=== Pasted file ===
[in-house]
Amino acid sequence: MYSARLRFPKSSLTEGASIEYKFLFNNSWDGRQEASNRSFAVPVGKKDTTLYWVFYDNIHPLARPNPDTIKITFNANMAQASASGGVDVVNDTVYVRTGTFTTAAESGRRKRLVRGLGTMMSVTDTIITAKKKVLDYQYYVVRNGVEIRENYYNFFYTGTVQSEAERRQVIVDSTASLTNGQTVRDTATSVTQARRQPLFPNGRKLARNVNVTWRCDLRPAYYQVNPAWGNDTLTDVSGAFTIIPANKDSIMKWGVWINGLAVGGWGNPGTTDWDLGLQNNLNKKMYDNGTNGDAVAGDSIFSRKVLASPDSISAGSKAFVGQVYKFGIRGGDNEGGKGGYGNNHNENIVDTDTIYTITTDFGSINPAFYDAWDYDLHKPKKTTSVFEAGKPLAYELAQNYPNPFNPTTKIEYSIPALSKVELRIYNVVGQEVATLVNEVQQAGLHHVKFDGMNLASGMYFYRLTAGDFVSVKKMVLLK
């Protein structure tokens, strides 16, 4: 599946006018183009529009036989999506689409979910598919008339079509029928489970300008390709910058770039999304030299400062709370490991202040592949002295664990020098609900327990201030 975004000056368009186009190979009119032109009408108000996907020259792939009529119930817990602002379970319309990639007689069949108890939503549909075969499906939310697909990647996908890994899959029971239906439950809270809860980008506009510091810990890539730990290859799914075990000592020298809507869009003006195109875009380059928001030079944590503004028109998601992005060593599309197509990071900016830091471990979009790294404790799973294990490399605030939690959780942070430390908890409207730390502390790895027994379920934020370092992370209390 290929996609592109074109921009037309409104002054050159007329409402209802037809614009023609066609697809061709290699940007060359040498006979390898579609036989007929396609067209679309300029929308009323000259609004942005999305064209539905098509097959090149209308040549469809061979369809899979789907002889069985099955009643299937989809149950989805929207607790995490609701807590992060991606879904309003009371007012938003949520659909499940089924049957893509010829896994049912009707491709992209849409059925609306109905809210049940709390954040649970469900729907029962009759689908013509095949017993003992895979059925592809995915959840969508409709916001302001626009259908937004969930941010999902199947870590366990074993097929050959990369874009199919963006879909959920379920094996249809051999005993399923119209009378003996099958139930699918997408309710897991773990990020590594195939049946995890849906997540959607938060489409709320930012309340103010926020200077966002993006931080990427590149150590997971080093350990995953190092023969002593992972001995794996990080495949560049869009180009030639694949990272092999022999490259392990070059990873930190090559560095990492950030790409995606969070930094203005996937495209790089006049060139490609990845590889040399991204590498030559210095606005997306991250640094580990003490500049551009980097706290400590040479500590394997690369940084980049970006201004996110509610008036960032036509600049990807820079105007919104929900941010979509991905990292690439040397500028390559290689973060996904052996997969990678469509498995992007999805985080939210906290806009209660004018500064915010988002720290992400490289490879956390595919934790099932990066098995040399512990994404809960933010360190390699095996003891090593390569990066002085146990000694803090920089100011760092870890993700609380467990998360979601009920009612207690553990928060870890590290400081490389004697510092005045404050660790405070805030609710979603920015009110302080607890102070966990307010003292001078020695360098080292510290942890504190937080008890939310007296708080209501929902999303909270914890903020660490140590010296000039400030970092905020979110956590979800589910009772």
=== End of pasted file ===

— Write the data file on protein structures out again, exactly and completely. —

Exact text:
[in-house]
Amino acid sequence: MYSARLRFPKSSLTEGASIEYKFLFNNSWDGRQEASNRSFAVPVGKKDTTLYWVFYDNIHPLARPNPDTIKITFNANMAQASASGGVDVVNDTVYVRTGTFTTAAESGRRKRLVRGLGTMMSVTDTIITAKKKVLDYQYYVVRNGVEIRENYYNFFYTGTVQSEAERRQVIVDSTASLTNGQTVRDTATSVTQARRQPLFPNGRKLARNVNVTWRCDLRPAYYQVNPAWGNDTLTDVSGAFTIIPANKDSIMKWGVWINGLAVGGWGNPGTTDWDLGLQNNLNKKMYDNGTNGDAVAGDSIFSRKVLASPDSISAGSKAFVGQVYKFGIRGGDNEGGKGGYGNNHNENIVDTDTIYTITTDFGSINPAFYDAWDYDLHKPKKTTSVFEAGKPLAYELAQNYPNPFNPTTKIEYSIPALSKVELRIYNVVGQEVATLVNEVQQAGLHHVKFDGMNLASGMYFYRLTAGDFVSVKKMVLLK
């Protein structure tokens, strides 16, 4: 599946006018183009529009036989999506689409979910598919008339079509029928489970300008390709910058770039999304030299400062709370490991202040592949002295664990020098609900327990201030 975004000056368009186009190979009119032109009408108000996907020259792939009529119930817990602002379970319309990639007689069949108890939503549909075969499906939310697909990647996908890994899959029971239906439950809270809860980008506009510091810990890539730990290859799914075990000592020298809507869009003006195109875009380059928001030079944590503004028109998601992005060593599309197509990071900016830091471990979009790294404790799973294990490399605030939690959780942070430390908890409207730390502390790895027994379920934020370092992370209390 290929996609592109074109921009037309409104002054050159007329409402209802037809614009023609066609697809061709290699940007060359040498006979390898579609036989007929396609067209679309300029929308009323000259609004942005999305064209539905098509097959090149209308040549469809061979369809899979789907002889069985099955009643299937989809149950989805929207607790995490609701807590992060991606879904309003009371007012938003949520659909499940089924049957893509010829896994049912009707491709992209849409059925609306109905809210049940709390954040649970469900729907029962009759689908013509095949017993003992895979059925592809995915959840969508409709916001302001626009259908937004969930941010999902199947870590366990074993097929050959990369874009199919963006879909959920379920094996249809051999005993399923119209009378003996099958139930699918997408309710897991773990990020590594195939049946995890849906997540959607938060489409709320930012309340103010926020200077966002993006931080990427590149150590997971080093350990995953190092023969002593992972001995794996990080495949560049869009180009030639694949990272092999022999490259392990070059990873930190090559560095990492950030790409995606969070930094203005996937495209790089006049060139490609990845590889040399991204590498030559210095606005997306991250640094580990003490500049551009980097706290400590040479500590394997690369940084980049970006201004996110509610008036960032036509600049990807820079105007919104929900941010979509991905990292690439040397500028390559290689973060996904052996997969990678469509498995992007999805985080939210906290806009209660004018500064915010988002720290992400490289490879956390595919934790099932990066098995040399512990994404809960933010360190390699095996003891090593390569990066002085146990000694803090920089100011760092870890993700609380467990998360979601009920009612207690553990928060870890590290400081490389004697510092005045404050660790405070805030609710979603920015009110302080607890102070966990307010003292001078020695360098080292510290942890504190937080008890939310007296708080209501929902999303909270914890903020660490140590010296000039400030970092905020979110956590979800589910009772």